I know you are thinking, yet another article in this back and forth between Web Component proponents and detractors. I just feel the discussion tends to stray from the more fundamental issues.
Some background. I've been using Web Components in production for 7 years. I've developed libraries based on them, written more than a couple of polyfills for the Shadow DOM and largely have been an advocate for them. I work at a startup that has been trying to find the right time to move out of our MVP application and build things better this time. I was positive for the past 2 years that we'd continue to use Web Components and as browsers caught up to standards we'd finally hit that golden time for development. Instead, when the time came although we started with Web Components their role was quickly mitigated and finally completely removed.
So I want to impress this isn't coming from an "us vs them" mentality, but rather how what I've learned in the past couple years has changed my perspective considerably. I'm not going to focus on what some people consider mismanagement or the disagreements between vendors. I actually believe they are just the wrong solution for the problem. Or the problem as it has been presented.
The collection of standards(Custom Elements, HTML Templates, Shadow DOM, and formerly HTML Imports) put together to form Web Components on the surface seem like they could be used to replace your favourite library or framework. But they are not an advanced templating solution. They don't improve your ability to render or update the DOM. They don't manage higher-level concerns for you like state management.
At one point there were parties trying to extend the standards to make them more library-like. I think at this point this is well understood this would not be a great idea. There are too many opinions here and being too ambitious in scope would only serve to alienate. I would suggest even the current standards were too ambitious when considering the Shadow DOM. Yet the Shadow DOM solves 2 essential pieces to the problem in style isolation and inserting (slotting) child elements.
However, those facts still don't lend particularly well to the newer rhetoric. "Use Web Components with your favourite library". All but the simplest Web Components are an investment in JS bundle size, performance loss, and new complexity.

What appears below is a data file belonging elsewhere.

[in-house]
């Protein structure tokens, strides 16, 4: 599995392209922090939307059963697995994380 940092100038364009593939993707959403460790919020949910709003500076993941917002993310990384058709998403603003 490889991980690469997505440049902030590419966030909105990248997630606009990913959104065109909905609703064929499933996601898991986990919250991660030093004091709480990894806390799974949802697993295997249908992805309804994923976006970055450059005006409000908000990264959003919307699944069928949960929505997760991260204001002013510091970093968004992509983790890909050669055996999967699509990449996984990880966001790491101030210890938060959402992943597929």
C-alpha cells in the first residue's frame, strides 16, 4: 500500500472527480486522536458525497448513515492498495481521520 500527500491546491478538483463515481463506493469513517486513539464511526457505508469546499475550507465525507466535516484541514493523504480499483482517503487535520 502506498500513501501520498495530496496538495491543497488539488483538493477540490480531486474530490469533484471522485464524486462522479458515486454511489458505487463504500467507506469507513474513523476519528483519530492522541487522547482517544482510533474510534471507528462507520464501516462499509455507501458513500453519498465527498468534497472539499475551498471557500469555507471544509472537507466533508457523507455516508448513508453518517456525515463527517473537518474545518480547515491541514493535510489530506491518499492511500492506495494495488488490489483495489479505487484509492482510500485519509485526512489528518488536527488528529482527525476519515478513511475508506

Is it any surprise that there is friction with the UI library and frameworks? Libraries that were very Web Components forward, like Svelte or Vue, have backed off a bit. The biggest problem Web Components are hitting now is that the JS library ecosystem has grown up. In many cases, it is no longer just about progressive enhancement. To create a user or development experience, like that of application requires looking at things more holistically. The lifecycle of a modern JS library transcends the DOM lifecycle. Components exist before they are ever rendered, and things like the slotting of children are something that they desire the utmost control over.
See the problem is by the time something is added to the DOM it is too late. You've paid the cost. When libraries are using Virtual DOM representations or even in-memory trees this is very limiting. It is very common in libraries to lazily evaluate slots or
props.children. Things like Suspense or even windowing (only drawing what is on screen) don't want to take the hit at render time. Obviously you can hoist state out of your Web Components and not rely on connected callbacks, but it's not natural. None of this is Web Component's fault. It's simply they are built with the DOM and live by the DOM. These are the events and interfaces we deal with.
Component's asynchronous timing with upgrading and connected callbacks are also awkward for libraries that synchronously render. It can make things like passing a Context API through difficult. Sure Web Components can have their own DI system but trying to use your library as intended can be hard. Each Web Component an island. While encapsulated and modular they serve as a boundary we have to cross constantly if used in great number.
I'm not completely sure. Progressive enhancements like
<a is="my-button" />, 3rd party widgets, and micro-frontends all seem reasonable. I'd still use Web Components as an alternative to packaging a JS SDK, or as a reasonable way to isolate development on a single page.
But Web Components as a framework or as a way of augmenting my applications within my framework of choice? It's hard. Although I do not like constantly re-inventing the wheel, knowing that an implementation in my framework of choice will be smaller, faster, more consistent will always be nagging. The hope of future-proofing is not a guarantee when libraries are pushing the boundaries of the web application experience in a way that doesn't see these as necessary. I'd love to lend towards the future of the platform, but I'm not convinced this is it anymore.
It's not that Web Components failing to be what they are meant to. Even if they are in a couple places many of those can be addressed. It comes down to their fundamental nature. How could they be anything different? They are just DOM elements. It's that maybe they aren't the right abstraction for the problem.